Are you working with Secretary Clinton? A lot of us were very shocked at her answer in that CNN conversation last June, where she said she didn’t support a paid federal leave act because she didn’t think we could get it politically.

She definitely supports it. She may be less optimistic than I am, but I have been fighting these wars, from gay rights to women’s rights, and I see how national debate really does drive outcomes. What’s happened politically in the last six years is remarkable – we went from no support for a “don’t ask, don’t tell” repeal, to a Supreme Court almost ready to declare marriage equality as a civil right.

When I was talking to advocates about “don’t ask, don’t tell” repeal, at first they said, “There is no legislative solution, you can’t change this legislatively.”  I was unwilling to accept that. I wasn’t willing to leave that law on the books. I don’t know who the next president will be. I don’t know if this is something they’ll enforce or not enforce.  I’m of the school of what’s possible – that everything is possible. I have a very different perspective.

Well, if you don’t ask for it, you’ll never get it…

And if you don’t create the will….

I wanted to ask you a political question. After the 2014 election, I thought some of the stupidest commentary centered on how the Democrats went too far with the “war on women” stuff, how Sen. Udall became “Senator Uterus,” and all that. It was like, “Ladies, you had your chance and you blew it.”

Sen. Udall’s performance among women was among the highest in the country, so it actually worked. Women appreciate when someone talks about issues they care about. So I disagree with any Monday morning quarterbacking saying we talked to women too much.

But you heard that too?

Well, I heard it once, and I slapped it down so fast: “That’s outrageous! And disgraceful! And incorrect and sexist!” and everything else. I think it’s flat wrong. I think Democrats shouldn’t pander to women, but this issue isn’t just a woman’s issue. If they ask those eight of 10 families where the wife is working, if they ask the husbands if their wives deserve equal pay, or if they deserve affordable day care, I can guarantee you they would say yes. So it is something that applies to the vast majority of all Americans.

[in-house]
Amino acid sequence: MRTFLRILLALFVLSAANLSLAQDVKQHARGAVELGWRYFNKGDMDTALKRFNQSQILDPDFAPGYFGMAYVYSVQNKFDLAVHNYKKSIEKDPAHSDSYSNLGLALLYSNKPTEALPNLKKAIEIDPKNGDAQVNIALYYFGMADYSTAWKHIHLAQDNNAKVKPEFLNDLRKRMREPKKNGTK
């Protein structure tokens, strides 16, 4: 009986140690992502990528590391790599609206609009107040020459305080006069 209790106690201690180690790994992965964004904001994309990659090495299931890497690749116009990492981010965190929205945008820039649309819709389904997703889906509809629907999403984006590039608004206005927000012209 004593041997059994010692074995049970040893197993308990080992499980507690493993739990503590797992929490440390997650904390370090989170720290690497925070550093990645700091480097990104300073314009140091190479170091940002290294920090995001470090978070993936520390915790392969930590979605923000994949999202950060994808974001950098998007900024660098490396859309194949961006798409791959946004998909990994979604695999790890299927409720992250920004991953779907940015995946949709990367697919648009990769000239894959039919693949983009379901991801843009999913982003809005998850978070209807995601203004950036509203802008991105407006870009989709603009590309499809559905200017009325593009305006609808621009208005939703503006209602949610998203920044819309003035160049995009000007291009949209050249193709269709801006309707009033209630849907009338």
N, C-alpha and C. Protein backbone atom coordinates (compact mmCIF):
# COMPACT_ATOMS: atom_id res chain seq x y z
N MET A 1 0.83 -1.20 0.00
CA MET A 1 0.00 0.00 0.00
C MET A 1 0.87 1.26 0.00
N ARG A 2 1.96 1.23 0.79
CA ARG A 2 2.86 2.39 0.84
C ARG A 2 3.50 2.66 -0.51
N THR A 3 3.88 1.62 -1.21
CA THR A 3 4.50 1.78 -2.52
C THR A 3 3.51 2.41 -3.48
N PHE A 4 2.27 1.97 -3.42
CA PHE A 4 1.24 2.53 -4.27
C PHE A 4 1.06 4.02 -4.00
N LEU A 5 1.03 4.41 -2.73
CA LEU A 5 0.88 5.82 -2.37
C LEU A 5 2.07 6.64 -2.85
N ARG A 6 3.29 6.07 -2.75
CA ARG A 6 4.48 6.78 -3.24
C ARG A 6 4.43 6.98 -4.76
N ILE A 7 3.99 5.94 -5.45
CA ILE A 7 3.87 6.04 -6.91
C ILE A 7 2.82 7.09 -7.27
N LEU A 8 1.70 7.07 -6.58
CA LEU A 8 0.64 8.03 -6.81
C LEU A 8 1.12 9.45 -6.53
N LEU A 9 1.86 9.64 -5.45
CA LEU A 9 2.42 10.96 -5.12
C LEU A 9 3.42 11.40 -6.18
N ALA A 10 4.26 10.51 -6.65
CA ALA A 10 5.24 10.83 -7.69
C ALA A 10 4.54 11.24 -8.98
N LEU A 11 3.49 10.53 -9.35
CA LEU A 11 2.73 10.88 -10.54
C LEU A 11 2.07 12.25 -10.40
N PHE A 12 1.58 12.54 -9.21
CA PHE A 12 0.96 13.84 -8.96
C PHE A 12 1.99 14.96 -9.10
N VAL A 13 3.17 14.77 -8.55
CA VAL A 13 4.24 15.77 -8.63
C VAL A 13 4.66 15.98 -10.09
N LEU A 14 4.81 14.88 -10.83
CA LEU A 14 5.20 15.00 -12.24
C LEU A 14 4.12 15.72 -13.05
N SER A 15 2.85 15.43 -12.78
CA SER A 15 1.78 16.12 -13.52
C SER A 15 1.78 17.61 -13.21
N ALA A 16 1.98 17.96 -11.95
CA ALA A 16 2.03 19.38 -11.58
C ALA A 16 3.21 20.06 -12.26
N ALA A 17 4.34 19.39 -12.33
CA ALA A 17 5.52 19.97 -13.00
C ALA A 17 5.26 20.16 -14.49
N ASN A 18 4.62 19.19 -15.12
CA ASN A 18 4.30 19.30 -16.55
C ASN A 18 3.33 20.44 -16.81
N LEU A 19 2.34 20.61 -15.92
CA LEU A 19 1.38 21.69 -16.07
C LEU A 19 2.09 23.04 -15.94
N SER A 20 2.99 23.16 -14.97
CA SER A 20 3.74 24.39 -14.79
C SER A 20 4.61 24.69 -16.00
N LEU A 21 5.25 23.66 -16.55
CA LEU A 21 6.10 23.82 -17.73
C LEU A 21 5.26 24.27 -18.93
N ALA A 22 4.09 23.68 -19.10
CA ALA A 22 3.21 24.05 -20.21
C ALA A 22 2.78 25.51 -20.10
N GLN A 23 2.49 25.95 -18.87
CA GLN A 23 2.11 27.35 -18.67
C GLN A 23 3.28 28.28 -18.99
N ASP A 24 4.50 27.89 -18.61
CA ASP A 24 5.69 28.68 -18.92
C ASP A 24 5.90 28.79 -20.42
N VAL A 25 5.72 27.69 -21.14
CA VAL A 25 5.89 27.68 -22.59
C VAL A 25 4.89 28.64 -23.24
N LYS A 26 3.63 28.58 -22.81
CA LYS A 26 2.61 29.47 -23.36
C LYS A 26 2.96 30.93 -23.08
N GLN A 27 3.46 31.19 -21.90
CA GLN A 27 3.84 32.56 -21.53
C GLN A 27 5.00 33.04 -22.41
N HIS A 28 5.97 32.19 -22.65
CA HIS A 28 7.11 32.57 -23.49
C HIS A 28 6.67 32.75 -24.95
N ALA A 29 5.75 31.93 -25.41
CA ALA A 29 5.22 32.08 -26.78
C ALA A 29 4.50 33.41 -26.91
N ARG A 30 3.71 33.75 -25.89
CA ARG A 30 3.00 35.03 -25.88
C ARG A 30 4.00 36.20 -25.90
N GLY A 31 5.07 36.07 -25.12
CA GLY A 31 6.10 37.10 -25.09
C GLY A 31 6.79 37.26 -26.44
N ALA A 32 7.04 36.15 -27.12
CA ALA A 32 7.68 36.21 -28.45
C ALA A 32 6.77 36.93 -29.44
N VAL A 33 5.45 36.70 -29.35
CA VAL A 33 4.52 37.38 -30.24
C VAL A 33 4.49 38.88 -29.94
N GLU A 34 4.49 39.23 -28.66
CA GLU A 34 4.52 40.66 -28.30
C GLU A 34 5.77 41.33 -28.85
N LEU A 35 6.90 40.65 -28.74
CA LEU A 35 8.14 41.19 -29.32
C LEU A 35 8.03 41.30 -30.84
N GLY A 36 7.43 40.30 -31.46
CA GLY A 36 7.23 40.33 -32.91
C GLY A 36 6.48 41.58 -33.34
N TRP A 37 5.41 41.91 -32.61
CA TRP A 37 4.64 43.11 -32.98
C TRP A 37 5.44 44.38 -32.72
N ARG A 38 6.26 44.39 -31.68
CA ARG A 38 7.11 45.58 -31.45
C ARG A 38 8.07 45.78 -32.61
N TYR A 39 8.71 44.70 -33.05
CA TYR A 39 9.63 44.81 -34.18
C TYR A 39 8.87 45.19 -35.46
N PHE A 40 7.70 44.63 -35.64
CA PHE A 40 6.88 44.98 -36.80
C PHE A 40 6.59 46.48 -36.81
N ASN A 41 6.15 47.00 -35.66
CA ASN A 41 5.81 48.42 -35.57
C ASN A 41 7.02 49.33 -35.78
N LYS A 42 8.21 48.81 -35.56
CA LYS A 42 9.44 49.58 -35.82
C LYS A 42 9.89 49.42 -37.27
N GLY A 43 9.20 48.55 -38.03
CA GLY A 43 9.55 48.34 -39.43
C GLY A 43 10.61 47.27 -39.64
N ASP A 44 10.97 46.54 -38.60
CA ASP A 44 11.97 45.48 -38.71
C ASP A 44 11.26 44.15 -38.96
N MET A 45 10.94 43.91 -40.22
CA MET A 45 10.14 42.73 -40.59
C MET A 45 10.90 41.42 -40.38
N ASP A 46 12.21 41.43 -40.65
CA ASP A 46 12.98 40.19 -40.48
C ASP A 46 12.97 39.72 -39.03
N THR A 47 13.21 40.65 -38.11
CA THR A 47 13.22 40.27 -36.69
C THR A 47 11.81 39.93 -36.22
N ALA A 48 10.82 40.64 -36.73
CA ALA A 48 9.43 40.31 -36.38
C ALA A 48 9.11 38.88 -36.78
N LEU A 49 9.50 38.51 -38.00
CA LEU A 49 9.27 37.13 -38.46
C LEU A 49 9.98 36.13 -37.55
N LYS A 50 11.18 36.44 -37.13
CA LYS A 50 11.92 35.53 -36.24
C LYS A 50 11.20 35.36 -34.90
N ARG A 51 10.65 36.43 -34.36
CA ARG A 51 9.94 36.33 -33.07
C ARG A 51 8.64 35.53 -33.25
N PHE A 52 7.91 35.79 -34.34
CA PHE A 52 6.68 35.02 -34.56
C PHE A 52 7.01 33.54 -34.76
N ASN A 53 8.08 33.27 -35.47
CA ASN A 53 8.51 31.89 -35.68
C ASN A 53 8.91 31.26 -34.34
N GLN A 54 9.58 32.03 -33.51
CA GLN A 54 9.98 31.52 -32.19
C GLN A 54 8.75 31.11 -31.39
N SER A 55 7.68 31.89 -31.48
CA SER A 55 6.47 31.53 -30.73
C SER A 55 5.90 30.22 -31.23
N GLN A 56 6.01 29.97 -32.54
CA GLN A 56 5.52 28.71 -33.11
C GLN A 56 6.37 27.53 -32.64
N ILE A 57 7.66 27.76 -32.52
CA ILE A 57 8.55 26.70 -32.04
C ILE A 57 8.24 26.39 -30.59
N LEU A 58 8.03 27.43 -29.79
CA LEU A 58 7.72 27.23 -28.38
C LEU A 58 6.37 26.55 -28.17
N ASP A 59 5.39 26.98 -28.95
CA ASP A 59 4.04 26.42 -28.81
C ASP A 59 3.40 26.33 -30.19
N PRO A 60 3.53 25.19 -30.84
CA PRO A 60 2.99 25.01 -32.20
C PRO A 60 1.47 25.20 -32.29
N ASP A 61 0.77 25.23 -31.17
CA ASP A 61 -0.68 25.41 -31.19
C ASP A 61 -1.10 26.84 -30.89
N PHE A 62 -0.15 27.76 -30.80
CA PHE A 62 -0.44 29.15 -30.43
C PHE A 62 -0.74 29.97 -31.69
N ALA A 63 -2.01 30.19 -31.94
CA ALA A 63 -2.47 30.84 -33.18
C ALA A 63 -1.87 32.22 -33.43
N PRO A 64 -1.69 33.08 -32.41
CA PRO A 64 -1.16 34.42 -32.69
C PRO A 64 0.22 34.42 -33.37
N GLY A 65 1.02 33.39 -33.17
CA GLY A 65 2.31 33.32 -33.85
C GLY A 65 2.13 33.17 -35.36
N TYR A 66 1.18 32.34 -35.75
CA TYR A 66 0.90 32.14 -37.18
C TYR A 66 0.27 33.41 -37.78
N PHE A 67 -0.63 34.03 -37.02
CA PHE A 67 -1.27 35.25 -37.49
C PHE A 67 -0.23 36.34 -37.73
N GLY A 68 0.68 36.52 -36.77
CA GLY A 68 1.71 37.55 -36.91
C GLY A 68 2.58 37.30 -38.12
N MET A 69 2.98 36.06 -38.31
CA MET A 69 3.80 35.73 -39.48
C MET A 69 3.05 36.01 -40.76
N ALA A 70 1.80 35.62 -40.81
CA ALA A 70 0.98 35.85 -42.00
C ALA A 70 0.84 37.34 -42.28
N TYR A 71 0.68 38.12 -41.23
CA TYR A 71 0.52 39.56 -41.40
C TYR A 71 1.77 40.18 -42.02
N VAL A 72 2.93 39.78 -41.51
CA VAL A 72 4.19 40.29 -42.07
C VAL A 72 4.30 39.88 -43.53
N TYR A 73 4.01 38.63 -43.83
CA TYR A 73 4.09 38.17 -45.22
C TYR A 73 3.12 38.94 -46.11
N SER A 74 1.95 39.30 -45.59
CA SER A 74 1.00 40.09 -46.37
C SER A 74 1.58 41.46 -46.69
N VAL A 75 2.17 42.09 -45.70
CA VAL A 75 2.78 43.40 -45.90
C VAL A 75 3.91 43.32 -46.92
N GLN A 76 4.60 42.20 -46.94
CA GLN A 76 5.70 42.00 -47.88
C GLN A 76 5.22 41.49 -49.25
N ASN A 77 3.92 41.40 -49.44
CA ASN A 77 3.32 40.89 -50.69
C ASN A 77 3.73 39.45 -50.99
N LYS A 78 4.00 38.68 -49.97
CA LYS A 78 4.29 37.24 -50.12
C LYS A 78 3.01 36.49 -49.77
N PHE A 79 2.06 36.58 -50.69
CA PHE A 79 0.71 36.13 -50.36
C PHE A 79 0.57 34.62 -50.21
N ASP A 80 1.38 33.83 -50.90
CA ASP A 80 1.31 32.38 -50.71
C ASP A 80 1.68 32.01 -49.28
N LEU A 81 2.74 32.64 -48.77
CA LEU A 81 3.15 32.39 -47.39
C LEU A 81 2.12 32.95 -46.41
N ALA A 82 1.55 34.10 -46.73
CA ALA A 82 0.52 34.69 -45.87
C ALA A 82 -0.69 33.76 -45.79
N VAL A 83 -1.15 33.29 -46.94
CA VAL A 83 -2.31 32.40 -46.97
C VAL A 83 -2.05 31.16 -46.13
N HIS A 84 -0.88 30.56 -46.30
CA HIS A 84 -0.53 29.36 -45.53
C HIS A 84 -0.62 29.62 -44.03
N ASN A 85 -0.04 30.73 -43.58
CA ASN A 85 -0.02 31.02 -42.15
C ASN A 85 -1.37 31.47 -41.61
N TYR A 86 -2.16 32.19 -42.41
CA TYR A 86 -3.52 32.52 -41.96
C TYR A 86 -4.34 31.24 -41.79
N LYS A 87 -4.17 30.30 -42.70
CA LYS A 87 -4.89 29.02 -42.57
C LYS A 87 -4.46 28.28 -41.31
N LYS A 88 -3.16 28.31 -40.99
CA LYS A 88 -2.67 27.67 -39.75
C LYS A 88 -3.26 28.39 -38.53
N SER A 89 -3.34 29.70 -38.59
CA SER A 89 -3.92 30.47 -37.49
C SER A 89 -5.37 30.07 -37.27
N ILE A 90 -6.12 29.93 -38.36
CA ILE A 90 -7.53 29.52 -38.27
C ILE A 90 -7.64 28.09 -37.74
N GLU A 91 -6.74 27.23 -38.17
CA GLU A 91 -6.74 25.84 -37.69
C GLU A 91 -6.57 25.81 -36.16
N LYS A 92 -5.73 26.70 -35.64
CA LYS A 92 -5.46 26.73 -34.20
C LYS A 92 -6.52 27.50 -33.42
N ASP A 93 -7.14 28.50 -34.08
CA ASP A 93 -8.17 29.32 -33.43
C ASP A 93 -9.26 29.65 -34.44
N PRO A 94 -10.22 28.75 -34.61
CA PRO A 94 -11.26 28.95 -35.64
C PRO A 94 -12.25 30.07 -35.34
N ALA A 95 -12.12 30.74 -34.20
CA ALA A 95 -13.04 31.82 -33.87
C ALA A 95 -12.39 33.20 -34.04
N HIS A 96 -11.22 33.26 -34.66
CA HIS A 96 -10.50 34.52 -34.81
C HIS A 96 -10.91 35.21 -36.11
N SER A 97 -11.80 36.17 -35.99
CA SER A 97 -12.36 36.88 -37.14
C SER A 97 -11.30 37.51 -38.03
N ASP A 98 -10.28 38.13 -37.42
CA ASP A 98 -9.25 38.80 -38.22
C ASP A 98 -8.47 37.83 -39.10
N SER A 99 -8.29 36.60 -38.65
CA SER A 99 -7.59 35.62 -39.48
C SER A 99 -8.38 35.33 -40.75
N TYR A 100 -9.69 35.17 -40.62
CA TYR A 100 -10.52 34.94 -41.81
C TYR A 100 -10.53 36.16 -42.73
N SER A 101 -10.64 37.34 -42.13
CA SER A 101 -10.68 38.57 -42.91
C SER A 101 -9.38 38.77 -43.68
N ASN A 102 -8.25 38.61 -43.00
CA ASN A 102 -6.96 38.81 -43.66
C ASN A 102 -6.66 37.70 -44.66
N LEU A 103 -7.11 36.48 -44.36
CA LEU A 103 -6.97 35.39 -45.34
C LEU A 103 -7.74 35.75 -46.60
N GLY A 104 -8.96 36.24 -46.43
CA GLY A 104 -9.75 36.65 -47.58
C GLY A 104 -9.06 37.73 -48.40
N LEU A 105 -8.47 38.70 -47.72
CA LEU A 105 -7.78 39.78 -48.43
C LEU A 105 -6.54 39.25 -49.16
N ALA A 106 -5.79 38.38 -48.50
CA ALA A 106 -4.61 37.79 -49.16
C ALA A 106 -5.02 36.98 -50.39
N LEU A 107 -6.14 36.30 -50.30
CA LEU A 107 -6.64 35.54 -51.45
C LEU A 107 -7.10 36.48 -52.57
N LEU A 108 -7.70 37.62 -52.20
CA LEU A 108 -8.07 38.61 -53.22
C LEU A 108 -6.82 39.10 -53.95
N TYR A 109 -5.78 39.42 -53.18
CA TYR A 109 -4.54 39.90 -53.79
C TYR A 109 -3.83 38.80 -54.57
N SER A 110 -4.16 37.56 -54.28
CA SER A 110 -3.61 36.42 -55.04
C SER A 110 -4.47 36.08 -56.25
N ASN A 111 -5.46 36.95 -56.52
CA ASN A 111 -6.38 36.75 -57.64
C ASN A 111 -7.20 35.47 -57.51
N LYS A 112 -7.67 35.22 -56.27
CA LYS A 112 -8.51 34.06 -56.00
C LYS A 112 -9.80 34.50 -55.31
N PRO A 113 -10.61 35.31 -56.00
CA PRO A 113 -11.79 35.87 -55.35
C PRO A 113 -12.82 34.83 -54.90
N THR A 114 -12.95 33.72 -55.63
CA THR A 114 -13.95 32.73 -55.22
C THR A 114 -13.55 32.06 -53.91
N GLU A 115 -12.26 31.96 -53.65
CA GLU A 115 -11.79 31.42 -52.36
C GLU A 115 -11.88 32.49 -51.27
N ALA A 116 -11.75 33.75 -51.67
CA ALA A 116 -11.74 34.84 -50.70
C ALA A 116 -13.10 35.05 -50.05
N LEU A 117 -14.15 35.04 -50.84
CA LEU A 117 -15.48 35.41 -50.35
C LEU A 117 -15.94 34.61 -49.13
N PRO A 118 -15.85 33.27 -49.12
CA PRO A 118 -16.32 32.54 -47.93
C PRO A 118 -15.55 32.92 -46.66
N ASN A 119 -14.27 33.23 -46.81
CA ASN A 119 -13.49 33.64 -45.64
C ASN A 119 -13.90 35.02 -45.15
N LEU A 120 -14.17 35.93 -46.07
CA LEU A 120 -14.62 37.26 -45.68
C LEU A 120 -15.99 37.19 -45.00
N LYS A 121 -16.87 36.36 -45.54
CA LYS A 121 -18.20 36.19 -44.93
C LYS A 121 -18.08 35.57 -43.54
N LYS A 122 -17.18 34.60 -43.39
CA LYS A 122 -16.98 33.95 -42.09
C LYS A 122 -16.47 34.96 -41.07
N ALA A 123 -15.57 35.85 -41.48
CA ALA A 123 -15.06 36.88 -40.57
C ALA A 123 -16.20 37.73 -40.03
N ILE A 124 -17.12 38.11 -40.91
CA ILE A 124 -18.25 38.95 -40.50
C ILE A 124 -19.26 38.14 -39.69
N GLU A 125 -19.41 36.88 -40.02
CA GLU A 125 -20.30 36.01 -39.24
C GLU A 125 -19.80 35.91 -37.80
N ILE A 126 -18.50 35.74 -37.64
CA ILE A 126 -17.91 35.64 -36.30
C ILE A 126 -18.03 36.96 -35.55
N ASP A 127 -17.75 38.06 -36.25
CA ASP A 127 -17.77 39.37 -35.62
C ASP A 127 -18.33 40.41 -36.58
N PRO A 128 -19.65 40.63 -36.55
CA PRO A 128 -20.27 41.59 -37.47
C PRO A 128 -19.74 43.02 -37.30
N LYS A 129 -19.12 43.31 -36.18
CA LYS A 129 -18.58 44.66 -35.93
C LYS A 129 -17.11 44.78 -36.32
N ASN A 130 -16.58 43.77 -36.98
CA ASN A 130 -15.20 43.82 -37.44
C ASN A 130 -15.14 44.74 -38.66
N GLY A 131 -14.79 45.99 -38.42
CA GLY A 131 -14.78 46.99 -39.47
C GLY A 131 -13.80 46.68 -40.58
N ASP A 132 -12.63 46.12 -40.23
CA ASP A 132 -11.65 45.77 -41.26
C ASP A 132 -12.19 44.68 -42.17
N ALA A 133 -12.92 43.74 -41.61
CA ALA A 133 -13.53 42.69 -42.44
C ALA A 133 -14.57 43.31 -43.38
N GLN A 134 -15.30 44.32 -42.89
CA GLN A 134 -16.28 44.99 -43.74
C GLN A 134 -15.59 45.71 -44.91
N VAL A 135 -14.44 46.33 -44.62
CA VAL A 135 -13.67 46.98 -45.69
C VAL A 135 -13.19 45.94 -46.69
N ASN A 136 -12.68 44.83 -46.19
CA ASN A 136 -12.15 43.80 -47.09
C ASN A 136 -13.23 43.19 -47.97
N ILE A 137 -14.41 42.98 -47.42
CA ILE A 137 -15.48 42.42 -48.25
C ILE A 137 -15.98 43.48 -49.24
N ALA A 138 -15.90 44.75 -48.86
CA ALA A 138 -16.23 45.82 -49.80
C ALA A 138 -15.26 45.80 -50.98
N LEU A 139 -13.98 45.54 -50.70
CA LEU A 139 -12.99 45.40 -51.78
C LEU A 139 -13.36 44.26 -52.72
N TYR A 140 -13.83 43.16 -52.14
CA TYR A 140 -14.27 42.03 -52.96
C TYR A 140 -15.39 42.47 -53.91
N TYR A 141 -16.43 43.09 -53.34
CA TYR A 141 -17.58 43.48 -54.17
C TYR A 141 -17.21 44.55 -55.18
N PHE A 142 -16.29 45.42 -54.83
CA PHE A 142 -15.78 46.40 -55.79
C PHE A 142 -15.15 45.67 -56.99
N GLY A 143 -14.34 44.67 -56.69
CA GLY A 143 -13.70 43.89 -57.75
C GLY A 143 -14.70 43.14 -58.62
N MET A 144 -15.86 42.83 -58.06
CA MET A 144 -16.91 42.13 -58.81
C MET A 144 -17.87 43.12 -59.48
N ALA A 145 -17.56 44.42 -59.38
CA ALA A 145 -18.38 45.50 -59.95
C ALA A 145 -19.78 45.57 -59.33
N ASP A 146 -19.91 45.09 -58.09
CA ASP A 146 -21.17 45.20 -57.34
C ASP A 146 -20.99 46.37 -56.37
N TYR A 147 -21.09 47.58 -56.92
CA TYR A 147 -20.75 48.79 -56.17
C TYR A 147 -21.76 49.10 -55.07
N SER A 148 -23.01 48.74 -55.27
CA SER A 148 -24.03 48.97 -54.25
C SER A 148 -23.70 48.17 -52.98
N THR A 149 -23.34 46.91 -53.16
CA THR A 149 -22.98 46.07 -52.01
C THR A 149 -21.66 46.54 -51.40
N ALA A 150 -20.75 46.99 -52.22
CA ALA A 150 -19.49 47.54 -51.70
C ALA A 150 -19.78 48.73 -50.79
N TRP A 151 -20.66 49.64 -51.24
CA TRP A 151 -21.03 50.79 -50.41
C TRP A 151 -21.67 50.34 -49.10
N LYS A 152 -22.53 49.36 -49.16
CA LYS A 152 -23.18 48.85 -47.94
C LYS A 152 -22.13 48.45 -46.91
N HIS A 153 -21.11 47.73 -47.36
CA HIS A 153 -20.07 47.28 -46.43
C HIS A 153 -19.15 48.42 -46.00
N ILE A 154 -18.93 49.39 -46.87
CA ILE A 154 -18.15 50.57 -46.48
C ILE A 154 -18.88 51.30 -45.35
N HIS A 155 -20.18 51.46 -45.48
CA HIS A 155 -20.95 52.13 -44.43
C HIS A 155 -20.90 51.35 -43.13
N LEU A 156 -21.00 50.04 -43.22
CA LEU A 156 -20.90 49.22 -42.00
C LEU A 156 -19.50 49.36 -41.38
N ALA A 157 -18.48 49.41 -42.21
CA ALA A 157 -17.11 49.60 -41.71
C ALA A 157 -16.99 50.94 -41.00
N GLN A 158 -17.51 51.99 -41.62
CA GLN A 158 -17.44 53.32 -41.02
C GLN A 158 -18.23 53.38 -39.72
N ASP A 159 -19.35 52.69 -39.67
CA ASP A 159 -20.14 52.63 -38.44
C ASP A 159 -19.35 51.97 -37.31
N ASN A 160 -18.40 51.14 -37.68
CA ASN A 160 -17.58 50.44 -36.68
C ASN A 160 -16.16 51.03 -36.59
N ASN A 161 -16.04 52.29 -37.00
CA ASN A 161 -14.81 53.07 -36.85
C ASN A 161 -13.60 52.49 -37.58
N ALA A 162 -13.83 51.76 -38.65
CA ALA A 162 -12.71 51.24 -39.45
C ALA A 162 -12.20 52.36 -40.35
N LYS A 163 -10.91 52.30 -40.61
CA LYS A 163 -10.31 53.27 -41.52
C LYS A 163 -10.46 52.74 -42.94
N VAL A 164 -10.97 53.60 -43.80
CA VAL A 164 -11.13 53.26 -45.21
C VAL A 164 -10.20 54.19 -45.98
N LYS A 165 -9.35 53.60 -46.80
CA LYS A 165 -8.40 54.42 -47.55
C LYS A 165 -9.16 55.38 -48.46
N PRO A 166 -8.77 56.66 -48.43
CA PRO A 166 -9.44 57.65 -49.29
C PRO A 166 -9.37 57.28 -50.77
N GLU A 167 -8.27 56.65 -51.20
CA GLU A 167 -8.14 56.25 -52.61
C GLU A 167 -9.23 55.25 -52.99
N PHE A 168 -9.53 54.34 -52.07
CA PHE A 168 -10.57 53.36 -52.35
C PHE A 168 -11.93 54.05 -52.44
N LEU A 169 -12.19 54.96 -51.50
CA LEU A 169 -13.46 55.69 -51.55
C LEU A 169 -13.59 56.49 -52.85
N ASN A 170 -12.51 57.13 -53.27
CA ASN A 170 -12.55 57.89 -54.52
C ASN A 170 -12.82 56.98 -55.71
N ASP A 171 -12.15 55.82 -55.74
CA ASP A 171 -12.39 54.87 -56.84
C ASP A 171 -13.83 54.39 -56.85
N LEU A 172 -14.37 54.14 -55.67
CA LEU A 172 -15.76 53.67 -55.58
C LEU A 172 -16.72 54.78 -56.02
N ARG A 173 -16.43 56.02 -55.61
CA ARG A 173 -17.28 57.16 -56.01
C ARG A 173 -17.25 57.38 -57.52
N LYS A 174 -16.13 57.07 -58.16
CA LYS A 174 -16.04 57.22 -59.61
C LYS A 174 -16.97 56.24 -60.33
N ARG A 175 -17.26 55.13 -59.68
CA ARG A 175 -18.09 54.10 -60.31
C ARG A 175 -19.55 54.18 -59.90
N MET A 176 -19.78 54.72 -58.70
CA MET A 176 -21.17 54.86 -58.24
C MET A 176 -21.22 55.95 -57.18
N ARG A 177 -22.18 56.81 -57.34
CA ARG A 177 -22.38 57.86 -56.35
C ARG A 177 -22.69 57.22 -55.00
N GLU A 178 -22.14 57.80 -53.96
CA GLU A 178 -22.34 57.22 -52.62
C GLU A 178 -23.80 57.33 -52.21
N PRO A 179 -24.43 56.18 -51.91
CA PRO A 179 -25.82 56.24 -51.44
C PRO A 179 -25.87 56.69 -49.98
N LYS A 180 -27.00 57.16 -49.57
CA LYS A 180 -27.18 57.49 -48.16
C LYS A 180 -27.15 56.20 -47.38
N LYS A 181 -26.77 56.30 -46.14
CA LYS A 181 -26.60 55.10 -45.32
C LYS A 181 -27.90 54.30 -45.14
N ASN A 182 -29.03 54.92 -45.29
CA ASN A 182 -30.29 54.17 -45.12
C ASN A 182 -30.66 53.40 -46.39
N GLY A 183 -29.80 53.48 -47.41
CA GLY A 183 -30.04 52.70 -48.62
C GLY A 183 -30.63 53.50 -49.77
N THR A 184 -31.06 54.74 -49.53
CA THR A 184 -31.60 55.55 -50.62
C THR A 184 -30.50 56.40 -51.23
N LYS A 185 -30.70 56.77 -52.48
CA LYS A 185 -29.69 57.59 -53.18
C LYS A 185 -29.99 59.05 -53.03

Last question, something I think about a lot: Since you’re worked on gay rights issues so much, I wonder if you’ve thought about why, in this same period where we’ve had so much progress on gay rights, why have women’s rights become stalled or at least more controversial than they were?

That was the whole point of my book: that women don’t understand how important their voices are, that they’re not actually being represented well in Washington, that they’re underrepresented, that their ideas aren’t making the top 10 lists in government. It’s partly because we’re not at the table, but it’s also that we don’t ask for anything, we have to start being more transactional, and say, we think these things are important and we want you to represent our values.

A lot of women will say – this is anecdotal – “Oh, I’m sure someone’s already doing that, someone is working on that,” and the answer is, no, no one is fighting for that, no one is doing that, and if you don’t do it, no one’s going to do it. So we need a wakeup call, we need a Rosie the Riveter call for our generation. When women were asked to join the workplace in the war industries, 6 million more women joined the workplace by the end of World War II. I want 6 million more women to become vocal and active in politics, asking for what they want.

I also think that what happened in the gay rights movement was specific to male Republicans, who really started to put their money where their mouth is, and demanded a response, and it worked. Men, by nature, by historical precedent, have been very good at translating what they want into activism. They’ve been very transactional: I want this support, for this! It’s not surprising to me, at all, that once LGBT Republican men became more aggressive, we’ve seen much more progress in the gay rights movement, and I think it’s been great. I welcome them under the banner. I just need to find some Republican leaders who will help us on this economic agenda.

Joan Walsh

Joan Walsh is the author of "What's the Matter With White People: Finding Our Way in the Next America."